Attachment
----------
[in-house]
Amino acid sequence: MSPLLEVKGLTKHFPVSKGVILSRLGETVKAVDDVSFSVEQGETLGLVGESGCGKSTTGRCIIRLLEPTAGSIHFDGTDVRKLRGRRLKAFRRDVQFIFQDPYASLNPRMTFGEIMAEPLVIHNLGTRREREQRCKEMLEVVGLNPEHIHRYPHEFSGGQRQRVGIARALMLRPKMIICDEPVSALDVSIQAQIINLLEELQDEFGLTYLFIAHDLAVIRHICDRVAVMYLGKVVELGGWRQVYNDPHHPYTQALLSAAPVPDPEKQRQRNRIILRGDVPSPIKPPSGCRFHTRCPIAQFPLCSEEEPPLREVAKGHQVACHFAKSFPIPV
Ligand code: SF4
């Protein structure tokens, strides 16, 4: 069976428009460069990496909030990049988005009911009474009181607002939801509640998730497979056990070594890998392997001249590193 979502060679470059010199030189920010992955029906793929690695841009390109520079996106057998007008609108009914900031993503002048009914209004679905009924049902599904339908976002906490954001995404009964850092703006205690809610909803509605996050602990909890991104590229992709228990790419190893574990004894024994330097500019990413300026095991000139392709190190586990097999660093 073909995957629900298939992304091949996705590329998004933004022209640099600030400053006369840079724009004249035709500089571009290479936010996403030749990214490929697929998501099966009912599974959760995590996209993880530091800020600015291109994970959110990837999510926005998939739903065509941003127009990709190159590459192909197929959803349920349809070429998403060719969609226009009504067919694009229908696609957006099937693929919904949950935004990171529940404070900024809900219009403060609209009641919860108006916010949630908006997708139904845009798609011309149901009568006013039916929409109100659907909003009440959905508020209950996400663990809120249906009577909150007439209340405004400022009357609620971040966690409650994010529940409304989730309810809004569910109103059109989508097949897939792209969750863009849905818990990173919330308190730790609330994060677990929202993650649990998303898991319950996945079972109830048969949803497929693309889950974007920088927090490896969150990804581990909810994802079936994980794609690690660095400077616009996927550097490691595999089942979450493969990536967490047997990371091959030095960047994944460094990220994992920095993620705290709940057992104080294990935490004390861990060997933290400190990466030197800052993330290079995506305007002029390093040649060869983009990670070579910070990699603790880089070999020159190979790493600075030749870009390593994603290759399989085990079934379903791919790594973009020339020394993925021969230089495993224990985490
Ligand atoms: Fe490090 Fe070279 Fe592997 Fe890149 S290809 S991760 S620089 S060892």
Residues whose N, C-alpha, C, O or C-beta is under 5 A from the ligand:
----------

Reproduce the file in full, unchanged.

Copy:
[in-house]
Amino acid sequence: MSPLLEVKGLTKHFPVSKGVILSRLGETVKAVDDVSFSVEQGETLGLVGESGCGKSTTGRCIIRLLEPTAGSIHFDGTDVRKLRGRRLKAFRRDVQFIFQDPYASLNPRMTFGEIMAEPLVIHNLGTRREREQRCKEMLEVVGLNPEHIHRYPHEFSGGQRQRVGIARALMLRPKMIICDEPVSALDVSIQAQIINLLEELQDEFGLTYLFIAHDLAVIRHICDRVAVMYLGKVVELGGWRQVYNDPHHPYTQALLSAAPVPDPEKQRQRNRIILRGDVPSPIKPPSGCRFHTRCPIAQFPLCSEEEPPLREVAKGHQVACHFAKSFPIPV
Ligand code: SF4
């Protein structure tokens, strides 16, 4: 069976428009460069990496909030990049988005009911009474009181607002939801509640998730497979056990070594890998392997001249590193 979502060679470059010199030189920010992955029906793929690695841009390109520079996106057998007008609108009914900031993503002048009914209004679905009924049902599904339908976002906490954001995404009964850092703006205690809610909803509605996050602990909890991104590229992709228990790419190893574990004894024994330097500019990413300026095991000139392709190190586990097999660093 073909995957629900298939992304091949996705590329998004933004022209640099600030400053006369840079724009004249035709500089571009290479936010996403030749990214490929697929998501099966009912599974959760995590996209993880530091800020600015291109994970959110990837999510926005998939739903065509941003127009990709190159590459192909197929959803349920349809070429998403060719969609226009009504067919694009229908696609957006099937693929919904949950935004990171529940404070900024809900219009403060609209009641919860108006916010949630908006997708139904845009798609011309149901009568006013039916929409109100659907909003009440959905508020209950996400663990809120249906009577909150007439209340405004400022009357609620971040966690409650994010529940409304989730309810809004569910109103059109989508097949897939792209969750863009849905818990990173919330308190730790609330994060677990929202993650649990998303898991319950996945079972109830048969949803497929693309889950974007920088927090490896969150990804581990909810994802079936994980794609690690660095400077616009996927550097490691595999089942979450493969990536967490047997990371091959030095960047994944460094990220994992920095993620705290709940057992104080294990935490004390861990060997933290400190990466030197800052993330290079995506305007002029390093040649060869983009990670070579910070990699603790880089070999020159190979790493600075030749870009390593994603290759399989085990079934379903791919790594973009020339020394993925021969230089495993224990985490
Ligand atoms: Fe490090 Fe070279 Fe592997 Fe890149 S290809 S991760 S620089 S060892």
Residues whose N, C-alpha, C, O or C-beta is under 5 A from the ligand: